Apple’s new iPhone (the 5S model) is equipped with the Touch ID fingerprint reader. Its release just a couple of weeks ago has generated more discussion (and bloviating) about biometrics, fingerprints in particular, than all other fingerprint systems together. Not only that, but it’s forcing me to do something I’ve rarely – if ever – done before: say something nice about Apple.

In the twenty years I’ve been writing and opining about technology I’ve occasionally ranted about Apple, its products, its management and its fans, but for the first time, today, I can say bravo Apple.

Bravo Apple for introducing millions of users to the benefits of biometrics.

There’s been a lot of urban mythology about Touch ID being spread already, so here’s a look at some of the more outrageous claims, and why they are outrageous.

  • The NSA will now have your fingerprints (variations include the CIA, the local police, GCHQ, the DGSE, and the Chinese secret police)
  • Criminals can get your fingerprints and plant them at crime scenes (variation: so can the police)
The iPhone neither sends your fingerprint data to Apple, the Cloud or anywhere else (it’s only stored locally on the phone), nor is there a picture of your fingerprint stored anywhere. Like all portable devices (smart phones, “dumb” phones, tablets, etc.) there are probably latent fingerprints all over the screen and the cover. Anyone in possession of your phone could “lift” these prints for whatever purpose, criminal or benign. But that has nothing to do with the Touch ID function.
  • The iPhone reader is easily hacked; it even works with your cat’s paw!
Germany’s Chaos Computer Club claims to have “…successfully bypassed the biometric security of Apple's Touch ID using easy everyday means.” Everyday means? Here’s how they describe the process:
First, the residual fingerprint from the phone is either photographed or scanned with a flatbed scanner at 2400 dpi. Then the image is converted to black & white, inverted and mirrored. This image is then printed onto transparent sheet at 1200 dpi. To create the mold, the mask is then used to expose the fingerprint structure on photo-sensitive PCB material. The PCB material is then developed, etched and cleaned. After this process, the mold is ready. A thin coat of graphite spray is applied to ensure an improved capacitive response. This also makes it easier to remove the fake fingerprint. Finally a thin film of white wood glue is smeared into the mold. After the glue cures the new fake fingerprint is ready for use.
What? You don’t keep “photo-sensitive PCB material” around the house?

As to the “cat’s paw” statement, one user found that he could enroll the cat by swiping its paw on the Touch ID button. You could also enroll just about any ridged surface. And that same ridged surface would be validated and unlock the device when applied subsequently. It’s not that your cat’s paw could be mistaken for your finger!

  • Fingerprint matching is notoriously unreliable
Fingerprint matching is not 100% reliable. The false positives and false negatives, though, are generally proportional to the number of fingerprints being matched to. Take one fingerprint and try to get a match against the millions in the FBI database and there’s a small, but significant, chance of a false match. But take one fingerprint and try to get a match against the one dataset stored on your iPhone and you’ll find it’s almost always accurate. An occasional mis-read because you swiped your finger poorly is hardly the fault of the hardware and software.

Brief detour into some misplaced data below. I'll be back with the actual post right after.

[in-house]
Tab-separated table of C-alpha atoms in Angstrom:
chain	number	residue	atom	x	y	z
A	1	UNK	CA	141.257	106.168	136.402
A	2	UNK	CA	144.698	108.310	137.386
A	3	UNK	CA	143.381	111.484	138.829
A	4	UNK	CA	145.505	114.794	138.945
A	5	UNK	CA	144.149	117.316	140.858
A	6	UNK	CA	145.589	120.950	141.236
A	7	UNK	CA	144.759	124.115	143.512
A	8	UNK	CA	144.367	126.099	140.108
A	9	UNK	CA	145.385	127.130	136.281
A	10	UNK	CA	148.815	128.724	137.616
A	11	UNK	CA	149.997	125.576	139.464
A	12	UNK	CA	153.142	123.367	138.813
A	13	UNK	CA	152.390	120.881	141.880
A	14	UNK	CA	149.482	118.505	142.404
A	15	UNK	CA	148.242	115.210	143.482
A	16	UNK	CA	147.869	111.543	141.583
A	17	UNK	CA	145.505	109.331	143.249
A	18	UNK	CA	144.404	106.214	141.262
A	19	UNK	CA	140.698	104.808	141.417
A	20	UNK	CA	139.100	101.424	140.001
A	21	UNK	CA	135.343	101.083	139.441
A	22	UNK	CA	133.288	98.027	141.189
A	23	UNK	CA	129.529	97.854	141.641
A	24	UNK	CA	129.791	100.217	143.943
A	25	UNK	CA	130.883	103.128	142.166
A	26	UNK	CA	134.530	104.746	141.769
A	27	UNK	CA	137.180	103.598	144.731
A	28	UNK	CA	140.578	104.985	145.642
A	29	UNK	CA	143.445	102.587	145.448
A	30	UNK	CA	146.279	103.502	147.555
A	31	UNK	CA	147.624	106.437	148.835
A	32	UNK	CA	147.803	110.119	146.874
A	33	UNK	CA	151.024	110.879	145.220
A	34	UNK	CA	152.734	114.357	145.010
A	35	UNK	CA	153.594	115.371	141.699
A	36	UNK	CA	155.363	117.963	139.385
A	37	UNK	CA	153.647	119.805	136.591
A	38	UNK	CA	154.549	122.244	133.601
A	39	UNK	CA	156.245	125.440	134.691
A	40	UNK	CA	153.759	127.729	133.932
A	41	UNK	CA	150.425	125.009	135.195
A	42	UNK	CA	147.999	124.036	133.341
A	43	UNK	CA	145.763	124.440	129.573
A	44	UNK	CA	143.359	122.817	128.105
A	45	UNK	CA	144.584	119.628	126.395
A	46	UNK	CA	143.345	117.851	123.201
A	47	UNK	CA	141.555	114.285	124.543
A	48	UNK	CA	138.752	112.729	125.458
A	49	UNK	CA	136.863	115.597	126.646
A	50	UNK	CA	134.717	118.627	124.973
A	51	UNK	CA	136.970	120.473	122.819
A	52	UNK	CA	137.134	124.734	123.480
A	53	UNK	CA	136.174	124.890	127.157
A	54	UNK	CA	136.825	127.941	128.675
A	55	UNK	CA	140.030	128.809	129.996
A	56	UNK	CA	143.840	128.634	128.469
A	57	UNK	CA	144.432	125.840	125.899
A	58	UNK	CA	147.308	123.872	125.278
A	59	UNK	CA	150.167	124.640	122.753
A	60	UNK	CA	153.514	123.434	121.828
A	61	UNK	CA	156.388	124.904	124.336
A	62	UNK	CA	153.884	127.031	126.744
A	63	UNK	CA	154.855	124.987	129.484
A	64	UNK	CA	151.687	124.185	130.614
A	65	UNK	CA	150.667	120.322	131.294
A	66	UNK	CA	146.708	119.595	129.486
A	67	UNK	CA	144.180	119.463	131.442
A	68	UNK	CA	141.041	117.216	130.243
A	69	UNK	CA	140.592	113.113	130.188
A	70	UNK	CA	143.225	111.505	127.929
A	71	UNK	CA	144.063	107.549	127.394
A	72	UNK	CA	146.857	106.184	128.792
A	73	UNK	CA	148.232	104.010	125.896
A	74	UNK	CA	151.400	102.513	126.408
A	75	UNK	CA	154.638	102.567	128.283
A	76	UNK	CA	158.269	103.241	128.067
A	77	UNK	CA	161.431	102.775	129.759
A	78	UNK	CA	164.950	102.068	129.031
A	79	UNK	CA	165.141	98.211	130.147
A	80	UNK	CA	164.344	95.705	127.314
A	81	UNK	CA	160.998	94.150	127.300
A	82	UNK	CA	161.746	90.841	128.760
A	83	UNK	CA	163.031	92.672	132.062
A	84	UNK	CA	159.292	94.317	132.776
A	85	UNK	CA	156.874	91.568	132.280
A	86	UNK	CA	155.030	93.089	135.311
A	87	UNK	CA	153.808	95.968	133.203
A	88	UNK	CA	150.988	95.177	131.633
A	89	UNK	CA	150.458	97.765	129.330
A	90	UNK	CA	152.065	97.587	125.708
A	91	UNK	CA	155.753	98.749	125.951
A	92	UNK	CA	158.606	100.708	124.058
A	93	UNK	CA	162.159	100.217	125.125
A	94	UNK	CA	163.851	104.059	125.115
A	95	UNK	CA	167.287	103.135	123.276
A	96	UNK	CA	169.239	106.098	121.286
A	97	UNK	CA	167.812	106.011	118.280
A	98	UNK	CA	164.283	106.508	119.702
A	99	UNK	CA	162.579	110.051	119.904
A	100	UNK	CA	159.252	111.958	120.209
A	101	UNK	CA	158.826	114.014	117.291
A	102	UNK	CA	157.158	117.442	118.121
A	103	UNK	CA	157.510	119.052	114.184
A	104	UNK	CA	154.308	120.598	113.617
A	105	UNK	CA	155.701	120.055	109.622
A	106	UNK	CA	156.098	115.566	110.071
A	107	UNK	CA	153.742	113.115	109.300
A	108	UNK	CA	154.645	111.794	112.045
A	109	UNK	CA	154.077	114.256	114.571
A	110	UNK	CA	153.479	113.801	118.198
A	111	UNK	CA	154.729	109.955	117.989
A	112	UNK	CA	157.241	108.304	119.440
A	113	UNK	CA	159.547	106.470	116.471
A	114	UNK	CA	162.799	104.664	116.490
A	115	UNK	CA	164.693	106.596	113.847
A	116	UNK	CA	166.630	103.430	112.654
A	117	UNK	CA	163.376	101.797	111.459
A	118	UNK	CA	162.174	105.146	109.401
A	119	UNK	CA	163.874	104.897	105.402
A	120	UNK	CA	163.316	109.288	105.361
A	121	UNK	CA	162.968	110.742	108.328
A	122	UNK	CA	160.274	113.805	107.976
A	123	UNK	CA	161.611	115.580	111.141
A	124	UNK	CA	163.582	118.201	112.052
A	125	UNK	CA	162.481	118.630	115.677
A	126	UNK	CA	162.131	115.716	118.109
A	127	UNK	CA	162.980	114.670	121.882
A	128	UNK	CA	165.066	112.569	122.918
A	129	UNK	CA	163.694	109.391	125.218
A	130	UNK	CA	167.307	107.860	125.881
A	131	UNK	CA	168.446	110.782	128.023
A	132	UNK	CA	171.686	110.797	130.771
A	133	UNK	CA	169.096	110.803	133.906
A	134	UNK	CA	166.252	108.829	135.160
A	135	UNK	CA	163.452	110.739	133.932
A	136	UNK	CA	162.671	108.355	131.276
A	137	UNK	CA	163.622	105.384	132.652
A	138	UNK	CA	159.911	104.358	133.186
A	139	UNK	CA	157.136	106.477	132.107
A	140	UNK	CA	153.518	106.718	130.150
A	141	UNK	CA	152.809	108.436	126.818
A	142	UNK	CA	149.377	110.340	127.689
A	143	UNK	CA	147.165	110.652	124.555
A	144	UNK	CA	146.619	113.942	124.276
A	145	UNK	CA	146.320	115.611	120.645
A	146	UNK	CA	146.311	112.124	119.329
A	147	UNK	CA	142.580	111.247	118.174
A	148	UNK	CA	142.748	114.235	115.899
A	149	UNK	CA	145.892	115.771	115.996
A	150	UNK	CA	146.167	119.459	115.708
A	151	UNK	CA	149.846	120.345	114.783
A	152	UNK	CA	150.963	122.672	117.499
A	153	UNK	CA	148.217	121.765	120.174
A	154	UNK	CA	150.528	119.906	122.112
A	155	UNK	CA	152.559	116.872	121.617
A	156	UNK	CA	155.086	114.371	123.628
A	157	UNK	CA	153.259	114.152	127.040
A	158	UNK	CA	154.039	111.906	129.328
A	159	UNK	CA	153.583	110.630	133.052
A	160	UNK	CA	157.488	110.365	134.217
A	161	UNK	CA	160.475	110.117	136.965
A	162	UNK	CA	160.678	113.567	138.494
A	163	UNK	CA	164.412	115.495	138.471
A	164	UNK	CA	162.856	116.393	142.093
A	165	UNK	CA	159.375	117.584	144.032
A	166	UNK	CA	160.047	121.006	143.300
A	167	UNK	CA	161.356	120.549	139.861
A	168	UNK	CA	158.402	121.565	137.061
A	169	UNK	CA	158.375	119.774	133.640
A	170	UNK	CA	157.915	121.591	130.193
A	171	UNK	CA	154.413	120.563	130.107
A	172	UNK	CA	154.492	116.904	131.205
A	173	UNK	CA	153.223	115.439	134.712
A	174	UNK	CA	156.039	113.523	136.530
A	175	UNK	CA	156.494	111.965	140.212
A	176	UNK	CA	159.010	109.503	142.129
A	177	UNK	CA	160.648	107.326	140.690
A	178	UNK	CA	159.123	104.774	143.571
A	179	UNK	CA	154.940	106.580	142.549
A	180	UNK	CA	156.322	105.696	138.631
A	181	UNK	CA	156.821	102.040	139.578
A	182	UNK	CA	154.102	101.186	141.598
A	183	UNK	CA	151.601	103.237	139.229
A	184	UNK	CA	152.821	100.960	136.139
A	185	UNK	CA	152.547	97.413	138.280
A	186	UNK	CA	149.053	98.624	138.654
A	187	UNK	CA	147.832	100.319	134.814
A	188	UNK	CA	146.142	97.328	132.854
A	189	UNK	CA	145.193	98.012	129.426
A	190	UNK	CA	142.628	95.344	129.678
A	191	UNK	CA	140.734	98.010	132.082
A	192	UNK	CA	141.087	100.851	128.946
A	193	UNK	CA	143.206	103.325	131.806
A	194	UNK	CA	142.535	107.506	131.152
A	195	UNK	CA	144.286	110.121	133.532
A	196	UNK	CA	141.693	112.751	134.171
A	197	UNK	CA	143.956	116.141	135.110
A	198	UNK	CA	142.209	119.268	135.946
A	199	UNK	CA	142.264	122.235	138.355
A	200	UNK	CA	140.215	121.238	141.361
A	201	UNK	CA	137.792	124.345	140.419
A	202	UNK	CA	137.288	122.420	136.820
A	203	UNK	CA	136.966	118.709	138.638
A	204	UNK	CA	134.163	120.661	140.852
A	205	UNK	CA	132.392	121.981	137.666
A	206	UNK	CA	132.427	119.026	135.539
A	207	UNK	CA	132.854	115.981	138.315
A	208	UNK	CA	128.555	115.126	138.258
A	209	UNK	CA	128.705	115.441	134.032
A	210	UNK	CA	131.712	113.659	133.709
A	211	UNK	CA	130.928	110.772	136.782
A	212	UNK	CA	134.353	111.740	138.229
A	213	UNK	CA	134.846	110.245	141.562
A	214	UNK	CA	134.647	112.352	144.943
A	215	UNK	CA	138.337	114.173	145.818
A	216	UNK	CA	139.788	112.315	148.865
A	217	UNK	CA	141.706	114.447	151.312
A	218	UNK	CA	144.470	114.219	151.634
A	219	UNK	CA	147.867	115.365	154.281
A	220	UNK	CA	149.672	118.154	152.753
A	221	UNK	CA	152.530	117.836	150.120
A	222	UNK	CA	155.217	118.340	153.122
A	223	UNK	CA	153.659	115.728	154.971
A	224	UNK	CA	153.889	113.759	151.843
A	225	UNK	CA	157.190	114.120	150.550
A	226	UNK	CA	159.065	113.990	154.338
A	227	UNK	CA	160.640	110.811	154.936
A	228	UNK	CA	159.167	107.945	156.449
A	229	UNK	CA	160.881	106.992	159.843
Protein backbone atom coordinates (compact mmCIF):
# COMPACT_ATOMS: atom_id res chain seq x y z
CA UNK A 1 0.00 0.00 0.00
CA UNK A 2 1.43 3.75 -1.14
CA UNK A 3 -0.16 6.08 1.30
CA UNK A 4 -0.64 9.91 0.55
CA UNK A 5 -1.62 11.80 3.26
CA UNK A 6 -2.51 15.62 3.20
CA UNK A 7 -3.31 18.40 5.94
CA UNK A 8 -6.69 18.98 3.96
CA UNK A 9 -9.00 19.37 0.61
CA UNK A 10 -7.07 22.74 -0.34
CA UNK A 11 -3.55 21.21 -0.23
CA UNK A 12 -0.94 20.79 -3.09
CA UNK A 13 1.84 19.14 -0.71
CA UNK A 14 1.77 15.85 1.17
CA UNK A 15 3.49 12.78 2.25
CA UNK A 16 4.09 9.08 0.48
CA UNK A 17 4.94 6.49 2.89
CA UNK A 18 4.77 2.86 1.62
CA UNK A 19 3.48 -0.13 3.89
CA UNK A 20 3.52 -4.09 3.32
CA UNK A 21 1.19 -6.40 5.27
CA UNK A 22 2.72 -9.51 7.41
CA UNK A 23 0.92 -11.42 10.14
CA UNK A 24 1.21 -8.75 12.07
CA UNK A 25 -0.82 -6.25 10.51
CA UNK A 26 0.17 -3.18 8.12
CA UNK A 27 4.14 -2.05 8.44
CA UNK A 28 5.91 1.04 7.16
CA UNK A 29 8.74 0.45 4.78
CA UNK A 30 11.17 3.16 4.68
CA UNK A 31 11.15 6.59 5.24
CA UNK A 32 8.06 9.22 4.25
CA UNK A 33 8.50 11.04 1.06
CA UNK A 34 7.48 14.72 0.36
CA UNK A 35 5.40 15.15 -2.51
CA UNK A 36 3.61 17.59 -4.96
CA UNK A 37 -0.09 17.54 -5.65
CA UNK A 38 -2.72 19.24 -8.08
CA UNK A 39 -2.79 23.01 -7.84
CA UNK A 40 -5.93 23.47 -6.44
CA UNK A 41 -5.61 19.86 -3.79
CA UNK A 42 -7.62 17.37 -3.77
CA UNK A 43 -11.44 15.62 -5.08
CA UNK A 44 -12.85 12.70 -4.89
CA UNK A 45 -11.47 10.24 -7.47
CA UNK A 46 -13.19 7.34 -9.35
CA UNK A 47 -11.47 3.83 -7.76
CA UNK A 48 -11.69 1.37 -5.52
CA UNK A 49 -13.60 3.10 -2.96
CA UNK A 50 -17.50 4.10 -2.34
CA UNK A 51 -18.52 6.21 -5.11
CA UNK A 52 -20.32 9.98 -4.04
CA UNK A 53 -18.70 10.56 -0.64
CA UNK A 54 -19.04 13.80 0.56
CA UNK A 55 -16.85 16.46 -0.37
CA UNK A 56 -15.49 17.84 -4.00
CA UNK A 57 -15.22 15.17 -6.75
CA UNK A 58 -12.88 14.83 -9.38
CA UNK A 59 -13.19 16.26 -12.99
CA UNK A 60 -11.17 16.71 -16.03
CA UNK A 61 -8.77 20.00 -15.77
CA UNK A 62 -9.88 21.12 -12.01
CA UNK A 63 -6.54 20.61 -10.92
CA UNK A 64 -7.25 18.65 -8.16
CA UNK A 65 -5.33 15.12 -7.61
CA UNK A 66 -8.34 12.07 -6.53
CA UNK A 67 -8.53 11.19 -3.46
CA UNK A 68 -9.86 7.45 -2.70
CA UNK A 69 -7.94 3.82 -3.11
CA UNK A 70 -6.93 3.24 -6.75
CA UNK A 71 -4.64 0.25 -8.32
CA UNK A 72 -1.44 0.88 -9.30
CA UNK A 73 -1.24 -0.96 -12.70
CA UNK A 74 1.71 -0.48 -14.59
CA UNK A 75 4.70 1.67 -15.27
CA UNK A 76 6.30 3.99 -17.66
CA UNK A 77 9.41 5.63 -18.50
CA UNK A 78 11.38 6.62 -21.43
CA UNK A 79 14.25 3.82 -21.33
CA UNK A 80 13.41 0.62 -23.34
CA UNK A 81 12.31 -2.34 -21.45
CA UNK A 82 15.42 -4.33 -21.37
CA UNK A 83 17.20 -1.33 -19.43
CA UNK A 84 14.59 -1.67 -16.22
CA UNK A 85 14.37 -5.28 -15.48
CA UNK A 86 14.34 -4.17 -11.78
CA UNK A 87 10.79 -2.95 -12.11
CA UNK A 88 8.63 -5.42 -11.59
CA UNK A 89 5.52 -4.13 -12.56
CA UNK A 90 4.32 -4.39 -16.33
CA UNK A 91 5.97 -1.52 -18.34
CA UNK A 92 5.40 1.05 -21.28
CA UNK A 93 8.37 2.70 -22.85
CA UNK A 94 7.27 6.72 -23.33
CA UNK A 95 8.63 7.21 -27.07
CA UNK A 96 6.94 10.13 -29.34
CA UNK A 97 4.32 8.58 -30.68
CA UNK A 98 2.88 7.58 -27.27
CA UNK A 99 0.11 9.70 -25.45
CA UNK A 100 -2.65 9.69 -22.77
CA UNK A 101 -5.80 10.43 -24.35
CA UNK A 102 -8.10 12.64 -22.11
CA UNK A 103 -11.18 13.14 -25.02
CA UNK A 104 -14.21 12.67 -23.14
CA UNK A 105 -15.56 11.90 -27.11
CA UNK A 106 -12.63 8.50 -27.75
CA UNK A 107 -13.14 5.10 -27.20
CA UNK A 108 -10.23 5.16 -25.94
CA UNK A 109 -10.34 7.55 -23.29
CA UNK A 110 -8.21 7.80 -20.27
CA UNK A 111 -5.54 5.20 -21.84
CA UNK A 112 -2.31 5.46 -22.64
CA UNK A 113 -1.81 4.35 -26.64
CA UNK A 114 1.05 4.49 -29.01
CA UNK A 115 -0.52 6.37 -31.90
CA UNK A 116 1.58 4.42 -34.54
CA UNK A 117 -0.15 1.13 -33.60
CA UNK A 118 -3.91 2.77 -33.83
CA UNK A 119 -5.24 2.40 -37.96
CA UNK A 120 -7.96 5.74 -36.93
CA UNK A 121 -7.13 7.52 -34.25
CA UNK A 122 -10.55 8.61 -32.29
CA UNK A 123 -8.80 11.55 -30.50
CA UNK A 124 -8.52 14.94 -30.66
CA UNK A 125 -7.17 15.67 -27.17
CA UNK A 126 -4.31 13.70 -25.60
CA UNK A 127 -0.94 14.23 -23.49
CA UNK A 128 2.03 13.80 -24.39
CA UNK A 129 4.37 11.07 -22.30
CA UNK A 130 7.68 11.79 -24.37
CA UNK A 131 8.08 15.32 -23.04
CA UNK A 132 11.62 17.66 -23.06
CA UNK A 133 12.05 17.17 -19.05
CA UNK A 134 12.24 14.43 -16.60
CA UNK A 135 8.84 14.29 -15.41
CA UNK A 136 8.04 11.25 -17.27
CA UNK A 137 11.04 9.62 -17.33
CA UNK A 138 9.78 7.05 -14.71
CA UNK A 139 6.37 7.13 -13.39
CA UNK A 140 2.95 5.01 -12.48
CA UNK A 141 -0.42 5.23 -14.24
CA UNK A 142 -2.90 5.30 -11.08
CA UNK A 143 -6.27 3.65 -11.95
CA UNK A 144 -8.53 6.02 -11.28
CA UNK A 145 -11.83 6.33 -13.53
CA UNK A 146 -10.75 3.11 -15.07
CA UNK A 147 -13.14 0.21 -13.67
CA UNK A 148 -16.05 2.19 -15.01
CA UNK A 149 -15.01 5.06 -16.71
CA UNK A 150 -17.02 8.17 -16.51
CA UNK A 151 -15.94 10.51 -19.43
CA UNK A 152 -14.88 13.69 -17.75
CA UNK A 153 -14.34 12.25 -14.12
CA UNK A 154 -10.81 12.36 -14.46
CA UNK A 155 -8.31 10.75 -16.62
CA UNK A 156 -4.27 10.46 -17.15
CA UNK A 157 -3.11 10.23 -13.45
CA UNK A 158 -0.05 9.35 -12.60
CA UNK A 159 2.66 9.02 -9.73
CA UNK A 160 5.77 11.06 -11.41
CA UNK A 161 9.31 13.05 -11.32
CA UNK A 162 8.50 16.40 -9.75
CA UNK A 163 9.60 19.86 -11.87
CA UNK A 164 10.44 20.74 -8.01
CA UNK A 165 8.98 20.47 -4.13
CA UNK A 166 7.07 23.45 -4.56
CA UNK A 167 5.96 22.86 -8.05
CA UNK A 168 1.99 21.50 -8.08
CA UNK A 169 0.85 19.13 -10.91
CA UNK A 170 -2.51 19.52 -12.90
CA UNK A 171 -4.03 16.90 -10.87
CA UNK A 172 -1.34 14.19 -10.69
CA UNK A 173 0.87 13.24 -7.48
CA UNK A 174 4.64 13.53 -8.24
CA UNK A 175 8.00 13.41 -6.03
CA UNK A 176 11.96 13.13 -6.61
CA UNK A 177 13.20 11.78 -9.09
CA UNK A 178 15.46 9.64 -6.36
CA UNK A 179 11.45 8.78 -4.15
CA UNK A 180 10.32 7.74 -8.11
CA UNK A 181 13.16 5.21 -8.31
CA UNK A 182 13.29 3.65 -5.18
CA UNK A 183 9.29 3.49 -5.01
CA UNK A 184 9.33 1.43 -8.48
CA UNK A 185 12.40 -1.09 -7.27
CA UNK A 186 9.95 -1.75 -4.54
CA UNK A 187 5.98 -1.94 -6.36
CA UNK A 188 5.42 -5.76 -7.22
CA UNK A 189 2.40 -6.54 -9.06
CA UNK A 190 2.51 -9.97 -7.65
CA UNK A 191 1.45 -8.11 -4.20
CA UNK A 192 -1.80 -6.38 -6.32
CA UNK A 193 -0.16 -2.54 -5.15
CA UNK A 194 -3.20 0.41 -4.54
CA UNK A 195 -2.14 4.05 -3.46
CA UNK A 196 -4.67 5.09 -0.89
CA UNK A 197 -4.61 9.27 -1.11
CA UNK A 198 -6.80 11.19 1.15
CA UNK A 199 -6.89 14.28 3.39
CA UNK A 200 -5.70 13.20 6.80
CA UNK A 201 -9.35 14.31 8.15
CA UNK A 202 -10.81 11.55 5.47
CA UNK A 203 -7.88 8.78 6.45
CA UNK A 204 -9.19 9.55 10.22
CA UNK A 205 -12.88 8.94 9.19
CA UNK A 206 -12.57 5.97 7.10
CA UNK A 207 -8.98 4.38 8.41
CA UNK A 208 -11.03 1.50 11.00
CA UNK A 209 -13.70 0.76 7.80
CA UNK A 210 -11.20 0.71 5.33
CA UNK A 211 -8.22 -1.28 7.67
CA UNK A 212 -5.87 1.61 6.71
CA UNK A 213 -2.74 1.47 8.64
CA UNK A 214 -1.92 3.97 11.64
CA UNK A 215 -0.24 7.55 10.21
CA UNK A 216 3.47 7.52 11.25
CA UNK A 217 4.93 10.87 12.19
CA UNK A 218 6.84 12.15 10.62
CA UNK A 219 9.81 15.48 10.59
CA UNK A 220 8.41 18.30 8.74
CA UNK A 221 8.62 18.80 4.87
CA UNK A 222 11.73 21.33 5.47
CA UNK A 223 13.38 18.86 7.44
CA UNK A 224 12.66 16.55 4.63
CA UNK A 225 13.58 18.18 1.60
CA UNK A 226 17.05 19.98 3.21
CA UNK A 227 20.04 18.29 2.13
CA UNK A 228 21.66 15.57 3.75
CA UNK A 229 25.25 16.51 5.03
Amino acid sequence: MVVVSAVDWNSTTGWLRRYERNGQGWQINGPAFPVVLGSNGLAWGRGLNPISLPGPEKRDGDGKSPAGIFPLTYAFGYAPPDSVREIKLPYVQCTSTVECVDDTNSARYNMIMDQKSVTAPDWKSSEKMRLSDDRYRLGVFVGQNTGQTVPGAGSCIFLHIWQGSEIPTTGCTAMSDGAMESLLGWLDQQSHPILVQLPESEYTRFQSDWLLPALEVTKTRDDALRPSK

• Fingerprints are a poor replacement for passwords. What happens if they’re compromised? You can’t change your fingerprint
This is a fallacious argument because in addition to having ten fingers (which can be used in multiple combinations, millions of them in fact) the algorithm used to transform your fingerprint data into a private key could also be changed rendering millions more possibilities. But I will partially agree with this. Biometrics shouldn’t be used to replace passwords. Instead, they should be used to replace usernames.

Usernames need to be unique. While there’s no specific proof that fingerprints (or iris scans or heart waves) are unique, it’s easy enough in any particular namespace to ensure that the biometric is unique at the time of enrollment by comparison to those already enrolled (just as Gmail, for example, tells you that “dkearns is already in use. Would you like to be dkearns1043?”). Also, in the 150 years or so that we’ve been using fingerprints for identification there’s never been a proven instance of two sets being alike. I think we can safely say there’s a Theory of Unique Fingerprints, at least until someone can refute the theory.

In the past I’ve suggested that an email address (which does have to be unique throughout the internet) makes an ideal username. But it’s ridiculously easy to know (or guess) someone’s email address. Standard usernames (first initial and seven letters of last name, for example) are frequently the part of the email address to the left of the “@,” so again, easily guessed. But you can’t guess a fingerprint. You can’t discover it through social engineering, either. It can be collected, but despite what the Chaos Computer Club says, that’s not particularly easy for the average person (e.g., one who could guess your username or email).

For unlocking your iPhone, a swipe of your finger is “secure enough” for most situations. But if Apple wants to also use the finger swipe to authorize access to apps (or “outside the phone” data), then coupling the swipe with a PIN, password or pass phrase makes a lot of sense. It’s not absolutely secure, but it is strong enough for the average user, their average device and the average data they need to access. Even if someone has stolen (or hacked) your password, they still need to re-create your fingerprint. Not at all easy, as we’ve seen. Fear not, swipe away!